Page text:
Achieving Balance in the Thyroid
Alan Christianson, NMD
I loved naturopathic medical school. Learning new ideas and exotic treatments was like exploring a strange new country.
Perhaps, it was being in the first class of a brand-new school. Maybe, it was the spirit of curiosity among my classmates. For whatever reason, I was compelled to experience it all firsthand. Supplements, herbs, and homeopathic agents were all readily available. The effects from most of them were subtle at best. A few acted as memorable emetics.
Natural dessicated thyroid was a notable exception. I had been led to believe that it was a sure fix for fatigue. Figuring I would do well with a boost, I tried a ½-grain tablet. The effects were anything but subtle. That single dose produced no less than 12 hours of palpitations and sheer terror. I was left with the indelible impression that this was not something to be taken lightly.
At this time, in the mid 1990s, ideas on thyroid treatment by Broda Barnes and Denis Wilson were still new and creating tremendous interest.1 Many authors have since written about alternative treatment of thyroid disease, but none have strayed far from the model that Barnes produced.
Among the radical ideas was the proposition that a patient’s basal body temperature (BBT) could establish a diagnosis of hypothyroidism and determine optimal thyroid dosing. A morning axillary BBT below 97.8°F diagnosed hypothyroidism, and thyroid dosing could be safely increased so long as BBT did not surpass 98.2°F.1
A concomitant opinion was thyroid serologic test results, including thyrotropin, triiodothyronine (T3), and thyroxine (T4) levels, could be disregarded. Patients with normal levels could still be diagnosed as having hypothyroidism. Furthermore, patients who manifested hyperthyroid levels could be maintained or even escalated on thyroid treatment.
The model by Barnes1 was essentially 2-fold:
(1) BBT and symptoms can diagnose thyroid status.
(2) Thyroid serologic test results can be disregarded.
This broadening of diagnostic criteria inversely paralleled the narrowing of criteria in conventional medicine. Improvement in thyrotropin testing replaced symptom diagnosis and clinical judgment and left serologic testing as the sole arbiter of who has hypothyroidism and how much thyroid should be taken.
In the conventional diagnostic model, hypothyroidism exists only with a high thyrotropin level and a low T4 level. Hypothyroid symptoms and signs of Hashimoto thyroiditis may be present, but they cannot influence diagnosis in the case of normal serologic test results. Specifically, current definitions of hypothyroidism require repeated thyrotropin levels above 7.0 mIU/L, plus repeated total T4 or free T4 levels below local reference ranges, typically 5.6 µg/dL and 0.7 ng/dL, respectively (to convert total T4 level to nanomoles per liter and free T4 level to picomoles per liter, multiply by 12.871).2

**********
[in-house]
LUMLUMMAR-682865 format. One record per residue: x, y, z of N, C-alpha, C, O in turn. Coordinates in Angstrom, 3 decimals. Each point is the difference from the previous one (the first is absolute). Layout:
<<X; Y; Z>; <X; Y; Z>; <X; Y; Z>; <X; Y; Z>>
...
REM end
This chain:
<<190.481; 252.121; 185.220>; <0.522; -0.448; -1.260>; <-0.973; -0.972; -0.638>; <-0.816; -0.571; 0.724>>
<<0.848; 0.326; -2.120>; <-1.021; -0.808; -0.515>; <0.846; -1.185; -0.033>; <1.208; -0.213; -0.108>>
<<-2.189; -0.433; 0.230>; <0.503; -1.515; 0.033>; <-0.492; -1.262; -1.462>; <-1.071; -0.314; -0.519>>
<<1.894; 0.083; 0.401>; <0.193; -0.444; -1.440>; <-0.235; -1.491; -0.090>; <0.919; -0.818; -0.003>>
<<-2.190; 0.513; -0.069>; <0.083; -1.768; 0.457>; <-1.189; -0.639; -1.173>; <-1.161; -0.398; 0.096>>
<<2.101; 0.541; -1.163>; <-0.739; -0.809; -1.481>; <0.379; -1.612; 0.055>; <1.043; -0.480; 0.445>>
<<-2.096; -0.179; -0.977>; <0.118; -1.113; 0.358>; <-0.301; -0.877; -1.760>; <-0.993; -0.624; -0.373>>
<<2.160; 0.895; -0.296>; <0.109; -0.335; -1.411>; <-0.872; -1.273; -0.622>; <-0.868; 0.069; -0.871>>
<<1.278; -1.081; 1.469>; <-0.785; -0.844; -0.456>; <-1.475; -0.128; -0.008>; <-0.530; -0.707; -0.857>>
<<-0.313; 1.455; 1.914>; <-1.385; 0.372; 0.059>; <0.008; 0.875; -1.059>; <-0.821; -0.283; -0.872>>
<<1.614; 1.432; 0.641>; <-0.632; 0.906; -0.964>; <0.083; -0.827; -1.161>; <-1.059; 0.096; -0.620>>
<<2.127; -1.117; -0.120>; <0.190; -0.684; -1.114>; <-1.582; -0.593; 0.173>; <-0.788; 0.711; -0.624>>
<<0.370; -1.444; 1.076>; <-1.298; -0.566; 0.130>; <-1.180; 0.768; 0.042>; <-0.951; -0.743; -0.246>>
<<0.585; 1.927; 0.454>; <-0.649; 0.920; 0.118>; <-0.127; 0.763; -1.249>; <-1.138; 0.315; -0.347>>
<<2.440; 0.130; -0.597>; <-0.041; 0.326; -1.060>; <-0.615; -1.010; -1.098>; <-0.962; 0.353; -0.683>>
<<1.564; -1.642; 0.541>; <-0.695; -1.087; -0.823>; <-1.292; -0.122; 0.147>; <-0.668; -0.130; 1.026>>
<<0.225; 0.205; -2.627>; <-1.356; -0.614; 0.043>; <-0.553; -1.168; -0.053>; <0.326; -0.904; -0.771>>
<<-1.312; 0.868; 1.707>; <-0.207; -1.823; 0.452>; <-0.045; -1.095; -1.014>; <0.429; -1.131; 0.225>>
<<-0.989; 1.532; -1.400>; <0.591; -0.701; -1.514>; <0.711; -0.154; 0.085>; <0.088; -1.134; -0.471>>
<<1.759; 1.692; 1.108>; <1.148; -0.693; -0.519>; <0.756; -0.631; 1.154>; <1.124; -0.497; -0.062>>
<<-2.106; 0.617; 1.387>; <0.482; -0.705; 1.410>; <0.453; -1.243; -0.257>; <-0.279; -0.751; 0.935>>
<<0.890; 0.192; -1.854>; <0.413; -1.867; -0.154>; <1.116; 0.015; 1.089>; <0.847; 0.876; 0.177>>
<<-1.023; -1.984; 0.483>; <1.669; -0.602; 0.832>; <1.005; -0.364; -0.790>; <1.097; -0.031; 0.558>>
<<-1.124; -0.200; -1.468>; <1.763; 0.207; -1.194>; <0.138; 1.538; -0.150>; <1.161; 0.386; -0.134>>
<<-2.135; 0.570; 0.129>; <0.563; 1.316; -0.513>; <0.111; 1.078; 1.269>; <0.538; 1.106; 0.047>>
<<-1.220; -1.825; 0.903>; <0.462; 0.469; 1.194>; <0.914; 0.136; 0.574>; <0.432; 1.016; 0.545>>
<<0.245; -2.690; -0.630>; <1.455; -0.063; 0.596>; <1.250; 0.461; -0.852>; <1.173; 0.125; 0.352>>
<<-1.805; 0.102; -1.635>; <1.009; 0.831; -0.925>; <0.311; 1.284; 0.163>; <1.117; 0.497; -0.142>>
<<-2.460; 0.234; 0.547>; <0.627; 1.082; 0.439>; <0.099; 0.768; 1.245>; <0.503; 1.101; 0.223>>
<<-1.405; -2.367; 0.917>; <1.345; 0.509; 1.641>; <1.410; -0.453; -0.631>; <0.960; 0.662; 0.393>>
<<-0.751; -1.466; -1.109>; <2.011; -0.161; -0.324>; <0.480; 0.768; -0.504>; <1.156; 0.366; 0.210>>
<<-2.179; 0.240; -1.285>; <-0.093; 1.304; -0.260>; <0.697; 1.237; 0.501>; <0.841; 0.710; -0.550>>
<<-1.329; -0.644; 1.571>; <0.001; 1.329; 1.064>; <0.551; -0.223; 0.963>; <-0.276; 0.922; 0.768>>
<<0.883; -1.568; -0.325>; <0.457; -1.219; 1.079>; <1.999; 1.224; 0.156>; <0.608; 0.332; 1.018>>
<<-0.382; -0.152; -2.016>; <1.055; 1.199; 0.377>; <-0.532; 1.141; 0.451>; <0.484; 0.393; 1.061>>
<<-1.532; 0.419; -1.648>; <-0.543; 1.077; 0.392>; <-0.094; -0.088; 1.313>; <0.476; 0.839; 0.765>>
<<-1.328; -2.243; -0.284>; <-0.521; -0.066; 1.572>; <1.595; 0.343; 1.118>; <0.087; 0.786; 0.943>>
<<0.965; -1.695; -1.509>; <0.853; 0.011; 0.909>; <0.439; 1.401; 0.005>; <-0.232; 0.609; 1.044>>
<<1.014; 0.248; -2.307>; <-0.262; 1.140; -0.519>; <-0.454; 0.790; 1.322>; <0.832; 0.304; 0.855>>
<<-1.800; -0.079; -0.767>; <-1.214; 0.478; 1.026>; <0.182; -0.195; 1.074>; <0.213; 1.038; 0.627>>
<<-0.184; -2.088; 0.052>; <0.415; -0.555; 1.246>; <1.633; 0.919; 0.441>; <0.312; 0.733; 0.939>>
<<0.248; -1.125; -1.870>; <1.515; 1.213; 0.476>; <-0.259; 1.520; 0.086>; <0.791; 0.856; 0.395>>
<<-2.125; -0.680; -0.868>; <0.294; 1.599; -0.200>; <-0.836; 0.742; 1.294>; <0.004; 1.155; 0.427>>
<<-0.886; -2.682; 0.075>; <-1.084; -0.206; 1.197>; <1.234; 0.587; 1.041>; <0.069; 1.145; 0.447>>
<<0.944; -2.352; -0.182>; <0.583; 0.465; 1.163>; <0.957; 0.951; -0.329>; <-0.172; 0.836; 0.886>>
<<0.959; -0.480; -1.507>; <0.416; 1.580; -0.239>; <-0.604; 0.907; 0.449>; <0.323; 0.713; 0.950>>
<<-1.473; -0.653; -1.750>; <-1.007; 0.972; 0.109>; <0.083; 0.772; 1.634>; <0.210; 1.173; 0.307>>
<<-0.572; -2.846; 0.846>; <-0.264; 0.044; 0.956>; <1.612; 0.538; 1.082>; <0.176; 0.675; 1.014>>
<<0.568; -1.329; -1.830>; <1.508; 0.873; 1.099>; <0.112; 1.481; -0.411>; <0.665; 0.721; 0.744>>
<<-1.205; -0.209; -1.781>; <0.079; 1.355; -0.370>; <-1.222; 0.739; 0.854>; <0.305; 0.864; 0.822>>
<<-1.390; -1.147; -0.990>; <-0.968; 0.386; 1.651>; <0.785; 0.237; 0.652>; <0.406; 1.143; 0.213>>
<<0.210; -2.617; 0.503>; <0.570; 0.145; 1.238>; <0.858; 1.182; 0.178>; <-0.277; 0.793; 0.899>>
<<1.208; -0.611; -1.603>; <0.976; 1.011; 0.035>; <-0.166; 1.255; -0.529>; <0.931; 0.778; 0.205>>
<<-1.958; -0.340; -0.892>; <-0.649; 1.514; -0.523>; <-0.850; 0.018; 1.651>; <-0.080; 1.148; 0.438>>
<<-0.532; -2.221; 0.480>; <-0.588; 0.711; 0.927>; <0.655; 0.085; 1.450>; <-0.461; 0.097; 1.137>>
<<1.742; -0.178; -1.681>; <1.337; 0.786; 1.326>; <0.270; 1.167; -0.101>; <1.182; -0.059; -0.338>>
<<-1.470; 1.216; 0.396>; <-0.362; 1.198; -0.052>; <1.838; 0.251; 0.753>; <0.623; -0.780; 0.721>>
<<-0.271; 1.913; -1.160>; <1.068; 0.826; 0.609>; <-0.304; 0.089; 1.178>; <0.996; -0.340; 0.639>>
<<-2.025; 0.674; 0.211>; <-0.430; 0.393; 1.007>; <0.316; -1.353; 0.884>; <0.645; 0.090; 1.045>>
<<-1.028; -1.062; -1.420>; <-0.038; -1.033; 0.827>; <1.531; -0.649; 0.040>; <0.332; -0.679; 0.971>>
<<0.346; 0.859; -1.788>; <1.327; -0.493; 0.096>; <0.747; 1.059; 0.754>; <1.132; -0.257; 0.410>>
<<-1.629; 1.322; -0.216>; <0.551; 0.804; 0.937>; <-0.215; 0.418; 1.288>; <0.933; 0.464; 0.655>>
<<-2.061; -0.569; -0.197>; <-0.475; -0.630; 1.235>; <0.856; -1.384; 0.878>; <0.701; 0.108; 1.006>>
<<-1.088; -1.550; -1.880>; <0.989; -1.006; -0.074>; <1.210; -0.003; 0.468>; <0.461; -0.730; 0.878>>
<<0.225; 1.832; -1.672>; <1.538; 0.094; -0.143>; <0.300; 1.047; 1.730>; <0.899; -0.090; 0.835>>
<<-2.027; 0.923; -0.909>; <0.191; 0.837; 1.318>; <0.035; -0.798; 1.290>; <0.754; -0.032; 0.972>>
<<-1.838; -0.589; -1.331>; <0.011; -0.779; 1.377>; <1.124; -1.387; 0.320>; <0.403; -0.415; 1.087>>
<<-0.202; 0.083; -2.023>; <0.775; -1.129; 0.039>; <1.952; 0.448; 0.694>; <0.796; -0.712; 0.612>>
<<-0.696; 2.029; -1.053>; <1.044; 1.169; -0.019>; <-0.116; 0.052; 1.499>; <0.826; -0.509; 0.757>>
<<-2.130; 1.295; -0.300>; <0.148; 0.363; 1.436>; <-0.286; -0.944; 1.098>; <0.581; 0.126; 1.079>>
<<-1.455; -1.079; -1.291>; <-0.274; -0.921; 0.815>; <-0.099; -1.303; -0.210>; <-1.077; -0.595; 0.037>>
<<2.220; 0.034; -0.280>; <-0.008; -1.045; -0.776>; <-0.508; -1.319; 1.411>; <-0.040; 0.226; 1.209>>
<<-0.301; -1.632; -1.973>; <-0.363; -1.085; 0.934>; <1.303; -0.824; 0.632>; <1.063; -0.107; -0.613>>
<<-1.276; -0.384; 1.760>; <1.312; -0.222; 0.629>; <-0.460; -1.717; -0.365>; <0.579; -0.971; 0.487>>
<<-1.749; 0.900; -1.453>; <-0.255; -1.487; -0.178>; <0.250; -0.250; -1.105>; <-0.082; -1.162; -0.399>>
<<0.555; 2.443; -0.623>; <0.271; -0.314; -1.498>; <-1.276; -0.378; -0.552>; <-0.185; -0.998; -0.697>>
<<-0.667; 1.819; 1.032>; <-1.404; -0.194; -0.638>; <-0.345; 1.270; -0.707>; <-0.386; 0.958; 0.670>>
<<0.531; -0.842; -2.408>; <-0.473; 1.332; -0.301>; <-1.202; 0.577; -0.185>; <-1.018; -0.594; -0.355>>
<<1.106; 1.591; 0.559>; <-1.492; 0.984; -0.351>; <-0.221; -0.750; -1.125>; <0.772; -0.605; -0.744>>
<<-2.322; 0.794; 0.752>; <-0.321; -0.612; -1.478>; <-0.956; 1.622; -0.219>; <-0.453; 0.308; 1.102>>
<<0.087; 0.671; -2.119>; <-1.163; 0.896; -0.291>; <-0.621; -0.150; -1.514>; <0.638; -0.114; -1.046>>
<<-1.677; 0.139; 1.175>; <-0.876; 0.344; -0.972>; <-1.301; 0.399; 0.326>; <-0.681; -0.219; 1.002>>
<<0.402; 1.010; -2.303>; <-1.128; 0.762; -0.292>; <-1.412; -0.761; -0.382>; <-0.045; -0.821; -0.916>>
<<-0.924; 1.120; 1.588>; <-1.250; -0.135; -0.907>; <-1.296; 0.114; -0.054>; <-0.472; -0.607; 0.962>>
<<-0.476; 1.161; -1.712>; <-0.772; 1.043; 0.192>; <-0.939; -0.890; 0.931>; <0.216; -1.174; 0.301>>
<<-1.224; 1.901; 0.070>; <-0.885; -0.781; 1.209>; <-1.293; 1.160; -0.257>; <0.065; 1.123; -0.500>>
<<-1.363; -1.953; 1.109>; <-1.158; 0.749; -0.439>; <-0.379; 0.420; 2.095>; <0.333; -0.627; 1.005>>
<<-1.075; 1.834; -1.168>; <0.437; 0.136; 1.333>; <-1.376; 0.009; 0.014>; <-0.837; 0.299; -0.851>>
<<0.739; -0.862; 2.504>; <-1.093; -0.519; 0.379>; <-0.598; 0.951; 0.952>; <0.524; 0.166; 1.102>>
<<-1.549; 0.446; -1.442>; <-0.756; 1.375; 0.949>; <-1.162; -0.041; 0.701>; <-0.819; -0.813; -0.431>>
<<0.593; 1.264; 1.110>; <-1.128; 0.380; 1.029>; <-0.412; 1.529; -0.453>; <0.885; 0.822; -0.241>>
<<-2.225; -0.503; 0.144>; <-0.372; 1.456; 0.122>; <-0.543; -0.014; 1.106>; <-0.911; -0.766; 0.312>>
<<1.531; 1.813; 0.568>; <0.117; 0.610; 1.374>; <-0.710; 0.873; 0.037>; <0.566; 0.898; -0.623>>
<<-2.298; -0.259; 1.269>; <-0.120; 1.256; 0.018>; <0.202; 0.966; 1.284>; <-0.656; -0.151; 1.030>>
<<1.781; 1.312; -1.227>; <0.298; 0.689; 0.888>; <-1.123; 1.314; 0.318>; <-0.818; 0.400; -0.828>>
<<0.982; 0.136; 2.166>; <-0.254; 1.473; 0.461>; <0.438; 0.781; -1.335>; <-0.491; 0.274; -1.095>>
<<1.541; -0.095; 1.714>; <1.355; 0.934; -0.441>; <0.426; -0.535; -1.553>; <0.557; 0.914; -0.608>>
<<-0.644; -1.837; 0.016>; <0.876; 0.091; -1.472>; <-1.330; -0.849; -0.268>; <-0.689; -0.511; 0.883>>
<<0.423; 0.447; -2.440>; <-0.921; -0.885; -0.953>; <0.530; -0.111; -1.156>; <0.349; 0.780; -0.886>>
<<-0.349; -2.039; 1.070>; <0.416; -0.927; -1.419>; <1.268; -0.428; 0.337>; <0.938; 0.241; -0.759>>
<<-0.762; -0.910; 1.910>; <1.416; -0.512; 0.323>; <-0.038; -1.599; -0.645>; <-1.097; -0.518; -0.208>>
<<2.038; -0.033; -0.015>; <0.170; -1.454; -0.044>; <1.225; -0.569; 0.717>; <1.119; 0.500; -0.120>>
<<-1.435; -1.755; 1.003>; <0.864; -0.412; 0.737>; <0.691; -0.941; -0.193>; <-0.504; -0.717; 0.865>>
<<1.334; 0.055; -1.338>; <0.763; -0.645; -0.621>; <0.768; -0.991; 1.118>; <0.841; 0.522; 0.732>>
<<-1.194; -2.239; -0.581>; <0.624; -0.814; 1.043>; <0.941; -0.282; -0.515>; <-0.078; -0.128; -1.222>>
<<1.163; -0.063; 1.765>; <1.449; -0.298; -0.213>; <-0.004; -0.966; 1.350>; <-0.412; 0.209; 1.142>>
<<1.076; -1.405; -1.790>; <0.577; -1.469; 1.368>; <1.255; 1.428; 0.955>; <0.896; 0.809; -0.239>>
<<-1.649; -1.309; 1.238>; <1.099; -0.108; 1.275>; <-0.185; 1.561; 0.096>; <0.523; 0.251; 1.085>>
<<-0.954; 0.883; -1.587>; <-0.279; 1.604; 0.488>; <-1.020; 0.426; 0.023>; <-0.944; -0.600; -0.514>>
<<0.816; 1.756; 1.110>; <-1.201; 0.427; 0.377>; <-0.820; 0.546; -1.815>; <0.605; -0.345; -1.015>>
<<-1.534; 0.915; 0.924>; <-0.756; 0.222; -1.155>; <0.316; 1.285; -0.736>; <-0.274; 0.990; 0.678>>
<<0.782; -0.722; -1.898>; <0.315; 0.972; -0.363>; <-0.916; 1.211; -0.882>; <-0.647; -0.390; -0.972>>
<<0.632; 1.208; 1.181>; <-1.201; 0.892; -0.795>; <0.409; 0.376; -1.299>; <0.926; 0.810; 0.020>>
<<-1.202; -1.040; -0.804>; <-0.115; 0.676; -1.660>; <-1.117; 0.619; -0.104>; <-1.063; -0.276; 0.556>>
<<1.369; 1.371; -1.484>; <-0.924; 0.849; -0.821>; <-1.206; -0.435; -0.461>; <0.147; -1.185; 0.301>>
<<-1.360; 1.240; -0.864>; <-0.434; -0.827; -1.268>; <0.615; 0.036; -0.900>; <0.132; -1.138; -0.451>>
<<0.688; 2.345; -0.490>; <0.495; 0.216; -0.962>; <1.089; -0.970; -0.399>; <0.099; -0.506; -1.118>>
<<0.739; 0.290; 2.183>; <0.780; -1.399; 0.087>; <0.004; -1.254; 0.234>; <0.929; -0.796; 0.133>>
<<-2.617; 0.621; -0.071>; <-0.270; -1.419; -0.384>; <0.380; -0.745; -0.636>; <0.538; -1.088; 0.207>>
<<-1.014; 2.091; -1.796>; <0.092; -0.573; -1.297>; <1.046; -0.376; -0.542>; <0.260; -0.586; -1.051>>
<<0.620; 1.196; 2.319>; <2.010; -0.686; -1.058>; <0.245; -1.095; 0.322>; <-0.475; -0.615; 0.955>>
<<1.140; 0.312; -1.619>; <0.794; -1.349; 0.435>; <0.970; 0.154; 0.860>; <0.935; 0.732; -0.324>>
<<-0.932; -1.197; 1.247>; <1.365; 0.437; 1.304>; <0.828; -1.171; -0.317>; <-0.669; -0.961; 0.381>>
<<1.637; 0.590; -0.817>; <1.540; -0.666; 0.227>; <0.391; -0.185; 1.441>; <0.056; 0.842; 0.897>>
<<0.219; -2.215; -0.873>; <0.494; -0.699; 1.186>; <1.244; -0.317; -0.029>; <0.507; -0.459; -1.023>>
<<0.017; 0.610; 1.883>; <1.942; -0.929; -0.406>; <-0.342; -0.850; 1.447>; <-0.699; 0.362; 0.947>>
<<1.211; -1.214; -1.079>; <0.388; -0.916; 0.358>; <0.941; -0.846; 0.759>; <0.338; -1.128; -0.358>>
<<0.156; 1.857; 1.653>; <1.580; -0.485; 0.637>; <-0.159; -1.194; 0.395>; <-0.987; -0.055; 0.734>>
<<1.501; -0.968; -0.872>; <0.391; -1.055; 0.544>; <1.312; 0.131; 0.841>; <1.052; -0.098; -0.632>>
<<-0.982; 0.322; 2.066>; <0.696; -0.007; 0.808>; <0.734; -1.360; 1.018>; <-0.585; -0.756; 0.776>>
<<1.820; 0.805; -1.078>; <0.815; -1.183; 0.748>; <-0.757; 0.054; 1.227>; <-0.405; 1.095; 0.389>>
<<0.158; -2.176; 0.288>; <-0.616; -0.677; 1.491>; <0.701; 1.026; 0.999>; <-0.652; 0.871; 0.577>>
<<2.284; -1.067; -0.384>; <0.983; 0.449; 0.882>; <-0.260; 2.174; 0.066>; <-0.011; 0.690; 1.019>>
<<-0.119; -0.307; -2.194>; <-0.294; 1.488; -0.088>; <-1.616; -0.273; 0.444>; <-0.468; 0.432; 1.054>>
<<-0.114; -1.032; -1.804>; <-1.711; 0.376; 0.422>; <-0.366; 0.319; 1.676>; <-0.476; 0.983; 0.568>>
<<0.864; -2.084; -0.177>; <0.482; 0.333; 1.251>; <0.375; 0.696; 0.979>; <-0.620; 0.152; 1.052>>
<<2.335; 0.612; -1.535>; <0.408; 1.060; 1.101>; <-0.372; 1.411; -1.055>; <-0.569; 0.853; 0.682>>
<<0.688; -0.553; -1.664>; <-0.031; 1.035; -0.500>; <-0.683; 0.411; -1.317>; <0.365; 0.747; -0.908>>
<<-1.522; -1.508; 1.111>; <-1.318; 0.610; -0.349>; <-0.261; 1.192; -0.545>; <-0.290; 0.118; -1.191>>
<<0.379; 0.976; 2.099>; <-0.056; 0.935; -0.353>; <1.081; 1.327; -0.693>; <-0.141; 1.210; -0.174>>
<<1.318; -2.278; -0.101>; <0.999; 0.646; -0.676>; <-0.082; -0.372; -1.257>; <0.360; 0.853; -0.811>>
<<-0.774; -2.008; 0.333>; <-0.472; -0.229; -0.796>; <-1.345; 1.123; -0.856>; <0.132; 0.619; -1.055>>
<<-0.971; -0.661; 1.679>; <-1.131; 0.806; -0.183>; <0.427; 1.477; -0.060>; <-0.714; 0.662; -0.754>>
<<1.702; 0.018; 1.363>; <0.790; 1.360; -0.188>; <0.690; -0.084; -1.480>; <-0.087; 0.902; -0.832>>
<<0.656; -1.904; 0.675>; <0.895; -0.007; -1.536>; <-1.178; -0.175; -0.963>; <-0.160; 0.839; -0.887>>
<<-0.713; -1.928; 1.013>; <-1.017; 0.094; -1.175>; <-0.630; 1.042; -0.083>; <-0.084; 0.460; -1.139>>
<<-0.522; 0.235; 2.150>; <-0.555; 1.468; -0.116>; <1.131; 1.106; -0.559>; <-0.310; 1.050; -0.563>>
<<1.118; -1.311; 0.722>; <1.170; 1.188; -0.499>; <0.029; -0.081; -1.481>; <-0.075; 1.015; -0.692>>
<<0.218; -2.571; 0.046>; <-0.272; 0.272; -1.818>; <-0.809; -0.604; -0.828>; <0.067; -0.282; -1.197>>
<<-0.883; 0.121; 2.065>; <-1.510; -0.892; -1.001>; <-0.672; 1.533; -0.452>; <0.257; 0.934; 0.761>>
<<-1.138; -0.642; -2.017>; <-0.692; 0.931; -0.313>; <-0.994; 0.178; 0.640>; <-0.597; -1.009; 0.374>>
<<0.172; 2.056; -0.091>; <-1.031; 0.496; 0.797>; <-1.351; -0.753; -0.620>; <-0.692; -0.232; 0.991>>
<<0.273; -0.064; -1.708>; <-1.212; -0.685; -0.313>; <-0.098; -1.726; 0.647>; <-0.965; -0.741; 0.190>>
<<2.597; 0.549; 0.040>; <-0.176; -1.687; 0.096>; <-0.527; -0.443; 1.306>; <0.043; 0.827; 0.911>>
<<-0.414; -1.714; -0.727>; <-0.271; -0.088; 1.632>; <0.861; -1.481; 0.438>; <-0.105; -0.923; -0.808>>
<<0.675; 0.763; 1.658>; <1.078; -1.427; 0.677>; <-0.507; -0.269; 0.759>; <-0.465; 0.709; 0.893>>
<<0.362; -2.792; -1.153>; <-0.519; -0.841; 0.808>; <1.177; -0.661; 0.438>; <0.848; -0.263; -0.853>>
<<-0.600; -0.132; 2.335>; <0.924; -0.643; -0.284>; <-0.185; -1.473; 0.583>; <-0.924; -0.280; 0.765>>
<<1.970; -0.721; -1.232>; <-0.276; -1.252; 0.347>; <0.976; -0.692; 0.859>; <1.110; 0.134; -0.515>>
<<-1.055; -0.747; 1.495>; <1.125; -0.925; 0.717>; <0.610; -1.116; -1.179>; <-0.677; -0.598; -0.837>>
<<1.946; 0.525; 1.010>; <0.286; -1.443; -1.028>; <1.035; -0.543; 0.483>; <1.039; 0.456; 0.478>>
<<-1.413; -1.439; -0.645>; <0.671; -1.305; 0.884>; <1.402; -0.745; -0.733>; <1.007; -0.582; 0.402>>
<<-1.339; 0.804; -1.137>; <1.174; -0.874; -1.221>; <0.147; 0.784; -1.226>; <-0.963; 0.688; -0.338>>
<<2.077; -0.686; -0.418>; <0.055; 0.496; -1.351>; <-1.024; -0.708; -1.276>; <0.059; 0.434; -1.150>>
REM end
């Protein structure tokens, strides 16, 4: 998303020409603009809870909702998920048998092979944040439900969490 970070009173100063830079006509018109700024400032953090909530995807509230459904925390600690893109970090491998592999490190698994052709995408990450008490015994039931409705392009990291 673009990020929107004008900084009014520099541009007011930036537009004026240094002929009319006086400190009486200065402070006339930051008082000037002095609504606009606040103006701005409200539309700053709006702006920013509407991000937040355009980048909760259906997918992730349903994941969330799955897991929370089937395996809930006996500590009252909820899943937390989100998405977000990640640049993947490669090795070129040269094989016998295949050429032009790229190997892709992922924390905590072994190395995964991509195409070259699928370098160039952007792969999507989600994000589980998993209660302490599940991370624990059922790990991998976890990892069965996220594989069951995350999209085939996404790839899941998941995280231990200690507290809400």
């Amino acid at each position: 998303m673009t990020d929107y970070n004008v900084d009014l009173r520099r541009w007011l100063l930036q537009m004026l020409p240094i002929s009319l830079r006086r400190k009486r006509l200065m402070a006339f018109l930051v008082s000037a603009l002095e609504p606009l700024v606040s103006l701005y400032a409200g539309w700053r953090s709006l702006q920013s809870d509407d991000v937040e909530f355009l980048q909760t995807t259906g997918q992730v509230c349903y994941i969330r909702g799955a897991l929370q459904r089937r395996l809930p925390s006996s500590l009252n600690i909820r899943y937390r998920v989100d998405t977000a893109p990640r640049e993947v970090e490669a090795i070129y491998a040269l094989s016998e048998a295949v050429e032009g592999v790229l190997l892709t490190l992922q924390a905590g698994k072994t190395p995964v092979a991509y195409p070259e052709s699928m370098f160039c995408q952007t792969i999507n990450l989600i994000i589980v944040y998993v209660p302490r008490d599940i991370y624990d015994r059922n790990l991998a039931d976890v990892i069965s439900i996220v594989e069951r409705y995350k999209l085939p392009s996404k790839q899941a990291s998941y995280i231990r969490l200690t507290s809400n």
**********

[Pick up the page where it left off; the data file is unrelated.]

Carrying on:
The conventional model can be briefly summarized by the following tenets:
- Hypothyroidism can exist only with abnormal thyroid serologic test results.
- Patients with normal serologic test results cannot benefit from thyroid therapy.
The fact is that a large body of medically savvy “worried well” adult patients exist. Many have ongoing symptoms like muscle pain, fatigue, depression, and weight gain. Some of these patients have early thyroid disease, and some do not. Many suspect thyroid disease as the cause of their symptoms and are put off when told otherwise.
Just as it was getting harder to obtain thyroid treatment from a conventional physician, it was getting easier to obtain from an alternative one.
The resulting belief system in natural medicine was that almost any symptom could be reversed by the skillful administration of thyroid hormone. When this did not pan out, it was always the physician, not the model, who was to blame.
I saw numerous patients with fibromyalgia, chronic fatigue, and unexplained weight gain completely reverse their conditions with thyroid treatment. However, after my first few years of practice, I could no longer deny the apparent truth that the Barnes thyroid model helped many patients but had its shortcomings. Many other cases existed in which the same symptoms were present along with the same “low” BBT, yet thyroid therapy did not help these patients at all. In some of them, it caused troublesome adverse effects.
“Sonja” is a memorable example. She complained of unresolved fatigue, irritable bowel syndrome, and an inability to lose 50 lb gained with her last pregnancy. A friend who had experienced dramatic relief from similar symptoms had referred her. Sonja hoped for the same.
Her thyroid panel, consisting of thyrotropin, free T3, free T4, and thyroid antibodies, showed no abnormalities, with a thyrotropin level of 1.7 mIU/L. Her thyroid examination was unremarkable, as were the rest of her physical findings. Other test results showed casein and albumin intolerance and slightly elevated lipid levels. Cortisol, dehydroepiandrosterone, and ovarian hormone levels were reasonably within the normal range. Her blood pressure was normal, and she reported no symptoms of adrenal dysfunction. At a follow-up visit, her requested axillary BBT showed a mean of 96.1°F. Given my training in the Barnes model and experience up to that point, I expected her to respond well to natural dessicated thyroid.
Within a few days of starting a very conservative dosage of natural dessicated thyroid (¼ grain), she called back in a panic. Her heart was racing, and she had tremors and anxiety. She had not slept much at all for the past several days. She was upset with me, and so was I. She fit the Barnes profile, had no adrenal or cardiac contraindications to treatment, but did very poorly with it.
Now 14 years later, almost every week I meet another new patient who experienced something similar from another physician’s guidance. Therefore, I have developed the following objections to the Barnes model of hypothyroidism:
- BBT is too nonspecific to determine who needs thyroid treatment or to determine what is the correct thyroid dosing.
- Hyperthyroid serologic test results cannot be safely ignored
Shortcomings of BBT Testing
In his book Hypothyroidism: The Unsuspected Illness, Barnes states: